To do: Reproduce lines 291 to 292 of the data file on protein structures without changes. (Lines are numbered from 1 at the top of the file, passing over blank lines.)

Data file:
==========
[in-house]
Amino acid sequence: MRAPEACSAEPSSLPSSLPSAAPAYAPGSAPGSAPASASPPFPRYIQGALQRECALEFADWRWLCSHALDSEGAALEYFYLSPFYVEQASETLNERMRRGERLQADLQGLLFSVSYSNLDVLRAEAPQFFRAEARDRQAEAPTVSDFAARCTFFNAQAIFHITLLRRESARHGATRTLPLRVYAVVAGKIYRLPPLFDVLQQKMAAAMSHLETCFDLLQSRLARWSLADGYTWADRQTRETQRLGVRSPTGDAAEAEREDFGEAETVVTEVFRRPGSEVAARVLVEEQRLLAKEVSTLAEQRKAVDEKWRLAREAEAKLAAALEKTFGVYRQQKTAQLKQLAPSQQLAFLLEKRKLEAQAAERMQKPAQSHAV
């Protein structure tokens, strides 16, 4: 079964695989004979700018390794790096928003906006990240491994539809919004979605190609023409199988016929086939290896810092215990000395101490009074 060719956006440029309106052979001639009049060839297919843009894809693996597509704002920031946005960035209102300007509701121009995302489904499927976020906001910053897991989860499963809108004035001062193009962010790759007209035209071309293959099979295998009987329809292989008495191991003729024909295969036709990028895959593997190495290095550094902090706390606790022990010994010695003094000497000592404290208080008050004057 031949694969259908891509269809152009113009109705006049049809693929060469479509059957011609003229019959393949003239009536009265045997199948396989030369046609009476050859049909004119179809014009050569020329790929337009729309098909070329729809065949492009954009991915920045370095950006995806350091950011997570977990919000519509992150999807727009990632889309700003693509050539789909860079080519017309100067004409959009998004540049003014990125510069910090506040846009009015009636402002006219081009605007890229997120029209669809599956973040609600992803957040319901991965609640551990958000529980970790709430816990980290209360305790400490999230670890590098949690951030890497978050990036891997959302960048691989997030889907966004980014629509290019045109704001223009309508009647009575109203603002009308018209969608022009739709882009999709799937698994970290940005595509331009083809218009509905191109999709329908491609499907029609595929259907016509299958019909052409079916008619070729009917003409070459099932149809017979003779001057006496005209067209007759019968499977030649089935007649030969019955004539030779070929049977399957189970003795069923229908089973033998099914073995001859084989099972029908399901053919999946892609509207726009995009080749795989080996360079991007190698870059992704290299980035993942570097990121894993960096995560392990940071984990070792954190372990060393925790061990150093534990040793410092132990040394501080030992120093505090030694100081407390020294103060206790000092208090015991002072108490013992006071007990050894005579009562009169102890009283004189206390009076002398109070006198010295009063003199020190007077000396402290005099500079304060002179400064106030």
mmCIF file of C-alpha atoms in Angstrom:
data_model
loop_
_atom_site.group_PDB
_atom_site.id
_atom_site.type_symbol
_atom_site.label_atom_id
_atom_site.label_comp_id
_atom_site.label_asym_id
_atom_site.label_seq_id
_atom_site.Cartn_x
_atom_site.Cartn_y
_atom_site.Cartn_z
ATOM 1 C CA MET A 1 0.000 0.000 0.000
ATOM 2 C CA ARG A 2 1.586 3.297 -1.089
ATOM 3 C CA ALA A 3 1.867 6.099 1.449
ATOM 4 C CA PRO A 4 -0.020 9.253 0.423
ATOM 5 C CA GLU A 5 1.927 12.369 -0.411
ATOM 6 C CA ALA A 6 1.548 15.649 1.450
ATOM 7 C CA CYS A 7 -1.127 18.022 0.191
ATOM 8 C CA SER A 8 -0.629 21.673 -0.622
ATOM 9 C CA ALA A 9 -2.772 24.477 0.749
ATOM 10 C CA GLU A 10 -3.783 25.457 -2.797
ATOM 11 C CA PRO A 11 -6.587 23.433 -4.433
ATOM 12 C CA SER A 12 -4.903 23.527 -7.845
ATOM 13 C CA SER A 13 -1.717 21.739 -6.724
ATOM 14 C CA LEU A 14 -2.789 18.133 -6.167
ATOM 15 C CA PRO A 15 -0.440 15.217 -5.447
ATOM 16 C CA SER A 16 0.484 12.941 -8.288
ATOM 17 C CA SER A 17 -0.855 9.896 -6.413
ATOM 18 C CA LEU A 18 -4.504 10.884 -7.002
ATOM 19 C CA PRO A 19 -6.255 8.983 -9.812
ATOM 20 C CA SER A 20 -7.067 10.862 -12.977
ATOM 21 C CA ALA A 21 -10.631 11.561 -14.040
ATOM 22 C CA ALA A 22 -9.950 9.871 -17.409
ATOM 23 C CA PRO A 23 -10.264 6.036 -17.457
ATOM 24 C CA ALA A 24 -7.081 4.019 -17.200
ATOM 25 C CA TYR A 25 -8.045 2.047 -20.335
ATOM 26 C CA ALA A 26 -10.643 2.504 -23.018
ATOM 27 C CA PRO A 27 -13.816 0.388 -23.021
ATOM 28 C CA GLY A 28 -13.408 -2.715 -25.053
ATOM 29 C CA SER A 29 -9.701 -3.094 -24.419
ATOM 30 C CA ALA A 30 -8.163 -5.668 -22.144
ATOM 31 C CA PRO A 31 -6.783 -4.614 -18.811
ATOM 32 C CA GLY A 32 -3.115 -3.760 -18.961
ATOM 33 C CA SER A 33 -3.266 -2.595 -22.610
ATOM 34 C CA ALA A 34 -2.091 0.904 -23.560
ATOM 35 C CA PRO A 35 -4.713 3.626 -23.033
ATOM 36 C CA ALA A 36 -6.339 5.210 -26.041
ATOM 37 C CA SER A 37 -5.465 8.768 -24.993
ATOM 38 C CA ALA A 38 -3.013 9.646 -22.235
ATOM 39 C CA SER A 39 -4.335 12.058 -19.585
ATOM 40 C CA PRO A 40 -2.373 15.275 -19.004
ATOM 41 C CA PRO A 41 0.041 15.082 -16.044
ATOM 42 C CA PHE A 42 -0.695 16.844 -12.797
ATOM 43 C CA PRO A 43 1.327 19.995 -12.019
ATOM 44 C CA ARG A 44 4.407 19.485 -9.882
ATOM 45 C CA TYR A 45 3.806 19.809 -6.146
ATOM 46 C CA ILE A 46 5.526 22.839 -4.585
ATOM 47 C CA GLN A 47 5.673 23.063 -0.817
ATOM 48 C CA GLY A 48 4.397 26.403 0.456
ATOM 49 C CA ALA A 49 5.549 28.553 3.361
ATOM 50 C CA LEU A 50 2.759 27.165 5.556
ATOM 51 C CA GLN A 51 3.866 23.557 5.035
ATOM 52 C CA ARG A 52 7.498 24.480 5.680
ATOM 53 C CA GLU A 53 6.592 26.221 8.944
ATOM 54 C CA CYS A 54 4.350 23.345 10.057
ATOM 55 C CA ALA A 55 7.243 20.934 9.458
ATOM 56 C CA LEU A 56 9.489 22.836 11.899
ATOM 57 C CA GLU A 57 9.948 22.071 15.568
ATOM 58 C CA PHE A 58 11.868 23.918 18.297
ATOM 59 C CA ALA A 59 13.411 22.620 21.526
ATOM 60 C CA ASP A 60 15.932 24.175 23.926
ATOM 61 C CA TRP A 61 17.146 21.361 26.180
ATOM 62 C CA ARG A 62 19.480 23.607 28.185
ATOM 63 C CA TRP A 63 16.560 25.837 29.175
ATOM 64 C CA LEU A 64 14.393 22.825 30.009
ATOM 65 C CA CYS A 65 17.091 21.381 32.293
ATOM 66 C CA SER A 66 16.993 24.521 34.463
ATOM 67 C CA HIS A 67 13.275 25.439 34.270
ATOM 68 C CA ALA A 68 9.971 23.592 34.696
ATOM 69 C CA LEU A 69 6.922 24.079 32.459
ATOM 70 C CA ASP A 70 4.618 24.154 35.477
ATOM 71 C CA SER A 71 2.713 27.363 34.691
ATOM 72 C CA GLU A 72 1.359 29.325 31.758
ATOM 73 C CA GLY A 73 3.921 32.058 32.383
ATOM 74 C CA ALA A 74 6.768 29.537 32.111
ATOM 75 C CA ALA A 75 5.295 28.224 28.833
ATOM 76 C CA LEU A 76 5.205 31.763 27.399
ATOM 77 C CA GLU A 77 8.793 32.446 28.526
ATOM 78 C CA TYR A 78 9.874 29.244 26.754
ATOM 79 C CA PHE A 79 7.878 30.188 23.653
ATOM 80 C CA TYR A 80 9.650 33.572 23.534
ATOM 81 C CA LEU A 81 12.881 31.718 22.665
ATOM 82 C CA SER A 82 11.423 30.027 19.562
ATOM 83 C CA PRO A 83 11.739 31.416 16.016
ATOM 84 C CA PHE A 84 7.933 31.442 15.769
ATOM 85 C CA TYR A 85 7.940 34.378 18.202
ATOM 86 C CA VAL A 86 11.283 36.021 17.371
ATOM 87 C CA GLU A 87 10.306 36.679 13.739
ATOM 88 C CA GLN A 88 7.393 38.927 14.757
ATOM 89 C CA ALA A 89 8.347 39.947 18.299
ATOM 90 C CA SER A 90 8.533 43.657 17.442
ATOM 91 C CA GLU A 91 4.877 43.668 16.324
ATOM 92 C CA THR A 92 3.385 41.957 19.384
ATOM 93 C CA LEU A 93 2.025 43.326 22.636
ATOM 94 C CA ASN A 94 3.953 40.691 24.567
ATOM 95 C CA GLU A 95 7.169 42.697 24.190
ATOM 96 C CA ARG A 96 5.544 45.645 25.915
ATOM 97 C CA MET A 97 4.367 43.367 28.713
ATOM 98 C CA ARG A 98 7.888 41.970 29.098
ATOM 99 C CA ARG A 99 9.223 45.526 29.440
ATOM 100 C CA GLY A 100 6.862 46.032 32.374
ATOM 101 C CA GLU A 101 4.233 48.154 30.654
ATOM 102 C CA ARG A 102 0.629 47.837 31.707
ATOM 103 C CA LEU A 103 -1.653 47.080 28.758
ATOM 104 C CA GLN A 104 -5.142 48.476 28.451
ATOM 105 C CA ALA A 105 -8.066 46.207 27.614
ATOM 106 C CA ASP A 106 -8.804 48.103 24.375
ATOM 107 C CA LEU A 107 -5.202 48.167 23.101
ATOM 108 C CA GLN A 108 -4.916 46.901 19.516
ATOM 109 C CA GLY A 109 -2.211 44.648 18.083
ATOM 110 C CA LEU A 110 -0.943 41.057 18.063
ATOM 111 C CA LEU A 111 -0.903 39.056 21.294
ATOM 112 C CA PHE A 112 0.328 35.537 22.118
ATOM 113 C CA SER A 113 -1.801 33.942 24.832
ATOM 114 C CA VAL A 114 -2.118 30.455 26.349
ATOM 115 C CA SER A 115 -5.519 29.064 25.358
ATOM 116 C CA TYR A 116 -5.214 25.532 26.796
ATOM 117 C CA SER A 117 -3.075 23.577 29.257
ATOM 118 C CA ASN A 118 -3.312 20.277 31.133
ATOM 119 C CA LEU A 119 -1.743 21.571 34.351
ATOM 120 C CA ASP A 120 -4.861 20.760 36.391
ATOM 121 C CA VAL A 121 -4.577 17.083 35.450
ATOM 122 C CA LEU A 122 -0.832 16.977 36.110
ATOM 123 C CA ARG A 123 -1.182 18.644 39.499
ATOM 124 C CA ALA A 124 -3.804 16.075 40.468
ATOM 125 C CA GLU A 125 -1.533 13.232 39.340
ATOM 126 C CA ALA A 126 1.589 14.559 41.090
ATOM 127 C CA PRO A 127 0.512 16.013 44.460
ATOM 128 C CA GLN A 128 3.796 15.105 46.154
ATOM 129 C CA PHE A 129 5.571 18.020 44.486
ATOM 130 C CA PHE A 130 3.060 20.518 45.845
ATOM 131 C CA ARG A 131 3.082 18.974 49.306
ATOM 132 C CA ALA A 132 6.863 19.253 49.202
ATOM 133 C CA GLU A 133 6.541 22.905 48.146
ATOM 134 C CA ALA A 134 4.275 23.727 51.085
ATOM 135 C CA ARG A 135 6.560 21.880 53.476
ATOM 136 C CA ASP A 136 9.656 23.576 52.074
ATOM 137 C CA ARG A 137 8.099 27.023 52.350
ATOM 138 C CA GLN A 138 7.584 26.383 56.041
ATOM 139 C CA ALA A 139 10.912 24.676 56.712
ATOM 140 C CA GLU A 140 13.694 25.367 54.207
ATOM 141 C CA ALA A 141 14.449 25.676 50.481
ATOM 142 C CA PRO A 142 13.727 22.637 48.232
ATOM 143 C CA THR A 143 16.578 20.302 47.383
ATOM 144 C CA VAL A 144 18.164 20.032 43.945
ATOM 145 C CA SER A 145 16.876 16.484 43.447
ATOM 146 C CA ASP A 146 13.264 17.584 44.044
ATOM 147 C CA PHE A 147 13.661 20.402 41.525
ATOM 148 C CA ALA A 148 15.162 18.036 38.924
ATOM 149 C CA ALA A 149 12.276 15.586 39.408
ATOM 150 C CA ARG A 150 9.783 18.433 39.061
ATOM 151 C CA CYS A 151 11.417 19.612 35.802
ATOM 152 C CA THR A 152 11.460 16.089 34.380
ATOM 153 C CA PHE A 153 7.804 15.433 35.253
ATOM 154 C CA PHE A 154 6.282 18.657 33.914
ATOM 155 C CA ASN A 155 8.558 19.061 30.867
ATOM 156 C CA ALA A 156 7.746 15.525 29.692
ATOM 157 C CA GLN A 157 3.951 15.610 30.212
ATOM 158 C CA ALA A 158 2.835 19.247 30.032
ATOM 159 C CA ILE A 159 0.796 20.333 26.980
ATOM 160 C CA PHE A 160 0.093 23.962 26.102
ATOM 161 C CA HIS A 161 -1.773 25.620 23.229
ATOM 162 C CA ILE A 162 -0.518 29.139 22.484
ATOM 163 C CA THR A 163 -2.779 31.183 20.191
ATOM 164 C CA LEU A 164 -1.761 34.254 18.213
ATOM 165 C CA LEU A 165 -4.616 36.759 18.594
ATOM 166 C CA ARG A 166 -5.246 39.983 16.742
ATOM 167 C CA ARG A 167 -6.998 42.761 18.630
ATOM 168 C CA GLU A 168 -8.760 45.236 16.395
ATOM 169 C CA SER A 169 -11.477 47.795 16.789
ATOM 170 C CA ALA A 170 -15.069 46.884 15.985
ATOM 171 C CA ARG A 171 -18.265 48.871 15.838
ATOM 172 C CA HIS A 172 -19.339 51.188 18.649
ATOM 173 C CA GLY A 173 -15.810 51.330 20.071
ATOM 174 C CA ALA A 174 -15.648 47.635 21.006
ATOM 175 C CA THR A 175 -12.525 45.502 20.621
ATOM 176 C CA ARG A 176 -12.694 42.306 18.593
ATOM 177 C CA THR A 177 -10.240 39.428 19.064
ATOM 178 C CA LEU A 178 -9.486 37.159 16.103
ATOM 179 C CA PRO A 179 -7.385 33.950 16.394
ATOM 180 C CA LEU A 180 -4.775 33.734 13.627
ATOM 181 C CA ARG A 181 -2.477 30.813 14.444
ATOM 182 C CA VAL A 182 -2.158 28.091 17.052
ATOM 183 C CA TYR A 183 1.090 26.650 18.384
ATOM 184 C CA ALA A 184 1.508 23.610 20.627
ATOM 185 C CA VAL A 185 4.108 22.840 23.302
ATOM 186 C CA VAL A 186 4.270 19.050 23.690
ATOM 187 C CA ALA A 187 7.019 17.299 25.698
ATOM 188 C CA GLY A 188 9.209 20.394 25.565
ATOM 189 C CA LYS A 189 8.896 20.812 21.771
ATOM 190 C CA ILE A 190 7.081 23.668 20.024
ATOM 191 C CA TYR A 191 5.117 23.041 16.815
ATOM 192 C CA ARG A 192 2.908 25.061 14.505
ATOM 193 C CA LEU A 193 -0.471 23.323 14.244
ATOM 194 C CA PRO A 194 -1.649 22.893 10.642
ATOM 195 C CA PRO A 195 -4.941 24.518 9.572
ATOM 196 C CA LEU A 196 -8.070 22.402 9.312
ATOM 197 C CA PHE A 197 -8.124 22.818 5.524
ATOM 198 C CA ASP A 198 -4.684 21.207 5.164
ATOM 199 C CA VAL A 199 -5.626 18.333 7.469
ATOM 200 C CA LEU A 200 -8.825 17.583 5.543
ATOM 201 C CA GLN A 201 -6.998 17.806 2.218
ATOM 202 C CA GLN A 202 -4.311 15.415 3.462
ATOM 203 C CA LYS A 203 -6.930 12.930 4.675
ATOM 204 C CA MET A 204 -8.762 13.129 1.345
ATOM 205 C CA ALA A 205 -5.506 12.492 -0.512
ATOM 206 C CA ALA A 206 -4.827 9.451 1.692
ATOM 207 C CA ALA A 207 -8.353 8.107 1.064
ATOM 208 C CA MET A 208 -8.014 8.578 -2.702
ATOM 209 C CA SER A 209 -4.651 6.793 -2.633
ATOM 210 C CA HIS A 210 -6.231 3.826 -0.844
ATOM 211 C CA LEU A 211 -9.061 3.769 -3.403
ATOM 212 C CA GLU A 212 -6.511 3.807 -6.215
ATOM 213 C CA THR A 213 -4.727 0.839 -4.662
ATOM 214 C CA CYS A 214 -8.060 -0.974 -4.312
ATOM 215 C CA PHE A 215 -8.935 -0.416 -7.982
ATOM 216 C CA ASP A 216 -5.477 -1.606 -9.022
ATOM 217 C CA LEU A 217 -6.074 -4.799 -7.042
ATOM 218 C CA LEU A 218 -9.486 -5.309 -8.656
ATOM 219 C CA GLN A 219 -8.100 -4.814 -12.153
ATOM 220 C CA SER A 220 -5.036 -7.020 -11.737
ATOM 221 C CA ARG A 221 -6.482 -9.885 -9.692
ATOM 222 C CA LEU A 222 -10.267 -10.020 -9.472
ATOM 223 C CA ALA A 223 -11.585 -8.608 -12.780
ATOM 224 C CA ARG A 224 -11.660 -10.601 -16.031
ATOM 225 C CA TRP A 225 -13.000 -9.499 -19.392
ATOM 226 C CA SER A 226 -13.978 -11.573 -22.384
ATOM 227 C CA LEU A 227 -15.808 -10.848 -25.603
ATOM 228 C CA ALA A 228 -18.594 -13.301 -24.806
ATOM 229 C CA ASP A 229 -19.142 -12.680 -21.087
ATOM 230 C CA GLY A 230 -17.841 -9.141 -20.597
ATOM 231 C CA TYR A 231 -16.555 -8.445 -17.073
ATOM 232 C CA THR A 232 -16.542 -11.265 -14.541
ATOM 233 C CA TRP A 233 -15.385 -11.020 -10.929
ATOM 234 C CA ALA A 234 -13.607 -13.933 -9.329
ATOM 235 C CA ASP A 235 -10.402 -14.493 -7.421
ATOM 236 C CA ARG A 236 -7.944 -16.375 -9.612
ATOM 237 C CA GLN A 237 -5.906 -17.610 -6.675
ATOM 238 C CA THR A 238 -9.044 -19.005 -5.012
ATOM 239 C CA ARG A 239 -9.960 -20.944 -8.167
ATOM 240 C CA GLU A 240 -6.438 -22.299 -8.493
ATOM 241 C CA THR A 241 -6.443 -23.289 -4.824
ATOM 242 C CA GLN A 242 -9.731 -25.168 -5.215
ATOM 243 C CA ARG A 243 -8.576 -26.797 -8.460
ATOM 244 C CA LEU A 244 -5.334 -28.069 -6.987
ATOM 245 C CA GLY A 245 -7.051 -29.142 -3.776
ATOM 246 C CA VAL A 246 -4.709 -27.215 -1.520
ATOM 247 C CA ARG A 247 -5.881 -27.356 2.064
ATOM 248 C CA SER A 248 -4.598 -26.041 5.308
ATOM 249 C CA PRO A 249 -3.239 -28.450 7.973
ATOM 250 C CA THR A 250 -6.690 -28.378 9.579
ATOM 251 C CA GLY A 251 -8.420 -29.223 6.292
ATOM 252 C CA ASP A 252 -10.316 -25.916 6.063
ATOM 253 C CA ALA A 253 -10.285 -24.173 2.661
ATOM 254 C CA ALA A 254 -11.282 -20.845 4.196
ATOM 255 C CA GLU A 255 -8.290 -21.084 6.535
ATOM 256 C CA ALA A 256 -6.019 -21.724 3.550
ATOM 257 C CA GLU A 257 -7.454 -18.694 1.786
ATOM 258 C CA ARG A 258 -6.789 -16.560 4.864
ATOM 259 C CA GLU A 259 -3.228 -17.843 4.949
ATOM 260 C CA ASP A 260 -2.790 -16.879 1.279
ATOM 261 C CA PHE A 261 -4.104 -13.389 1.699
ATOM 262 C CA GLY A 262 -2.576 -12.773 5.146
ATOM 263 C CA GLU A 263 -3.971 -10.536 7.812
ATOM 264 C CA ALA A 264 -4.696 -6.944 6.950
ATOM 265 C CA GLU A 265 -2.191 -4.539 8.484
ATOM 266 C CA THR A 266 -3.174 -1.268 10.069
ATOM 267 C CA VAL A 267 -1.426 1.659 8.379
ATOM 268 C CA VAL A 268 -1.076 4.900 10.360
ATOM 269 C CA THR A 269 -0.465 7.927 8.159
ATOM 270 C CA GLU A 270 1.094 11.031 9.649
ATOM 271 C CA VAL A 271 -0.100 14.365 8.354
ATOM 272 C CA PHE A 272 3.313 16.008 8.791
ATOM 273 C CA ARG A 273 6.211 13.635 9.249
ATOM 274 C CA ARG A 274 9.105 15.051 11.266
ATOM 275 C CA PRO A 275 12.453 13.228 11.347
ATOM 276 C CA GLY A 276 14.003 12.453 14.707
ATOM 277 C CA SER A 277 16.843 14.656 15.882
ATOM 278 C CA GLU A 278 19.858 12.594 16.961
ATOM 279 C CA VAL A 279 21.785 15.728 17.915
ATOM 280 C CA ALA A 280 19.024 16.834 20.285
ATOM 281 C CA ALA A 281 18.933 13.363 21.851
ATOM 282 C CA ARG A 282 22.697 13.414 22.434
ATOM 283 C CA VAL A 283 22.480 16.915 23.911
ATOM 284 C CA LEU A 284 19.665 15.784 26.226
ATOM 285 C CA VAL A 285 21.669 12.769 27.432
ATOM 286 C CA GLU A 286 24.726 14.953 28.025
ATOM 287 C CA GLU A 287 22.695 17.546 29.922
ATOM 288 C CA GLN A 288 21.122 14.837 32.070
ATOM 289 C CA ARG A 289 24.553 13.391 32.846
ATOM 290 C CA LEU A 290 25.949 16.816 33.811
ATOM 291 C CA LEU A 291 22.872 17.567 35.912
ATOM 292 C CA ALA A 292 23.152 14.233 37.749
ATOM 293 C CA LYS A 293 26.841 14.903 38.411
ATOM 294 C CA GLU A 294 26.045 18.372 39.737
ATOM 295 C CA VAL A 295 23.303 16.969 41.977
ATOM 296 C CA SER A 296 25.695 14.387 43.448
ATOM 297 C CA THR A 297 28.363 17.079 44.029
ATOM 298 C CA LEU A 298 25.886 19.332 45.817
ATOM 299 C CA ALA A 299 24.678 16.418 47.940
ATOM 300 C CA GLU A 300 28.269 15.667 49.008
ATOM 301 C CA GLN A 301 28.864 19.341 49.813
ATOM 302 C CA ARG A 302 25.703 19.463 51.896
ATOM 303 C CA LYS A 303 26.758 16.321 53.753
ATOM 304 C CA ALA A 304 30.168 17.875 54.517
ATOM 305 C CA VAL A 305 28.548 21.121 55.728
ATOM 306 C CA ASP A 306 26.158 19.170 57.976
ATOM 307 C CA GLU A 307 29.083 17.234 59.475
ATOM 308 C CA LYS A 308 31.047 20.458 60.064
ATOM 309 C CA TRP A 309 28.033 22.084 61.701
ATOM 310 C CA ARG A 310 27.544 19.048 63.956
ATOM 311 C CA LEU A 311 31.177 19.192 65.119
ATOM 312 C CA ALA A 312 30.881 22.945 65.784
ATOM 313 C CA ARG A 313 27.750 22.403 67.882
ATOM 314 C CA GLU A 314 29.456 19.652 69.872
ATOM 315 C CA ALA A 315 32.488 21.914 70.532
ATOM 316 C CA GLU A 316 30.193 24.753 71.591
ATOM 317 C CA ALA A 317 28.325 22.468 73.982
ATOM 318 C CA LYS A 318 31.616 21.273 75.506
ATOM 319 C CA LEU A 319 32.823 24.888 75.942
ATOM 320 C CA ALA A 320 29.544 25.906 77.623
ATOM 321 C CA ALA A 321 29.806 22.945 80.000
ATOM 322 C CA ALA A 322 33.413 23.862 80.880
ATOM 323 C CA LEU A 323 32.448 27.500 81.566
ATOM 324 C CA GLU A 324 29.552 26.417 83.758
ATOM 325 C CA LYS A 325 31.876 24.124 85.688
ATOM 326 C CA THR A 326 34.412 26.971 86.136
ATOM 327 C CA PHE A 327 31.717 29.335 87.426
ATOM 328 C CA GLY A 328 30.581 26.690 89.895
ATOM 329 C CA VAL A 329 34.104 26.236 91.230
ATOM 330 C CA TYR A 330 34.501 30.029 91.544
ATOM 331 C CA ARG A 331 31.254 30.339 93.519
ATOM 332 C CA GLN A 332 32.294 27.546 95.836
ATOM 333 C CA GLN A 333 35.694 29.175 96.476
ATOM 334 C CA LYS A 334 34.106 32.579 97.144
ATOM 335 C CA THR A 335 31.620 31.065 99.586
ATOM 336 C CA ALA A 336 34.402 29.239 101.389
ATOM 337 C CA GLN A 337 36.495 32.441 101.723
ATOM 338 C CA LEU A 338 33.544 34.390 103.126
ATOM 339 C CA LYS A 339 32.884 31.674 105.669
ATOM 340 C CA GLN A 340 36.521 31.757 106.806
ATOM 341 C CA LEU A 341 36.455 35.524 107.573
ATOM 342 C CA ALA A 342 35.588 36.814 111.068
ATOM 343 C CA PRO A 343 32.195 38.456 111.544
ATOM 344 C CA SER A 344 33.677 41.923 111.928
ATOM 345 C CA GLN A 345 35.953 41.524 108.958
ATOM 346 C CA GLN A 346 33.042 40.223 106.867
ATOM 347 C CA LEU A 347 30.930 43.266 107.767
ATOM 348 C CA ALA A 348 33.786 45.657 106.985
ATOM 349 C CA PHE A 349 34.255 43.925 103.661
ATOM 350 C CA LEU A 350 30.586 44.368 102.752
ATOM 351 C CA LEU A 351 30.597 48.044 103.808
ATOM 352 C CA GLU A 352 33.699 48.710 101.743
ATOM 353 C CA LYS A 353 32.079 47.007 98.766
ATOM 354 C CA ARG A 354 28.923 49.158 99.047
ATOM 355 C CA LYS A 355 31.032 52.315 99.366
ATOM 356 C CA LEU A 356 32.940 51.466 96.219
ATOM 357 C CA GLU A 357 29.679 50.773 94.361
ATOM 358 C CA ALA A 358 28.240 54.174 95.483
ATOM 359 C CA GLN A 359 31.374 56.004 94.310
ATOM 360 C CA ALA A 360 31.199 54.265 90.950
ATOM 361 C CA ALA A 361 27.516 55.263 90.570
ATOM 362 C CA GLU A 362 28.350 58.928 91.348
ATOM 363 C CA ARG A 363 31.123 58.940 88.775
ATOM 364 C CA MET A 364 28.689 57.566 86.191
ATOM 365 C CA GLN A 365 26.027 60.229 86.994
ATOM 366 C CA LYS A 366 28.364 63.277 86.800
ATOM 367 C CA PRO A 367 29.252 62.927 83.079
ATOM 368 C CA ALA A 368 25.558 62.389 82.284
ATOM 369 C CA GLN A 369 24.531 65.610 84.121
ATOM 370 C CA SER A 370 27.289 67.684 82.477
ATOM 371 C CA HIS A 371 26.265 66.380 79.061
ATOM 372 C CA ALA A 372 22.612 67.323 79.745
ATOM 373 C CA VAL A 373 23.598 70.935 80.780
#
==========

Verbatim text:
ATOM 275 C CA PRO A 275 12.453 13.228 11.347
ATOM 276 C CA GLY A 276 14.003 12.453 14.707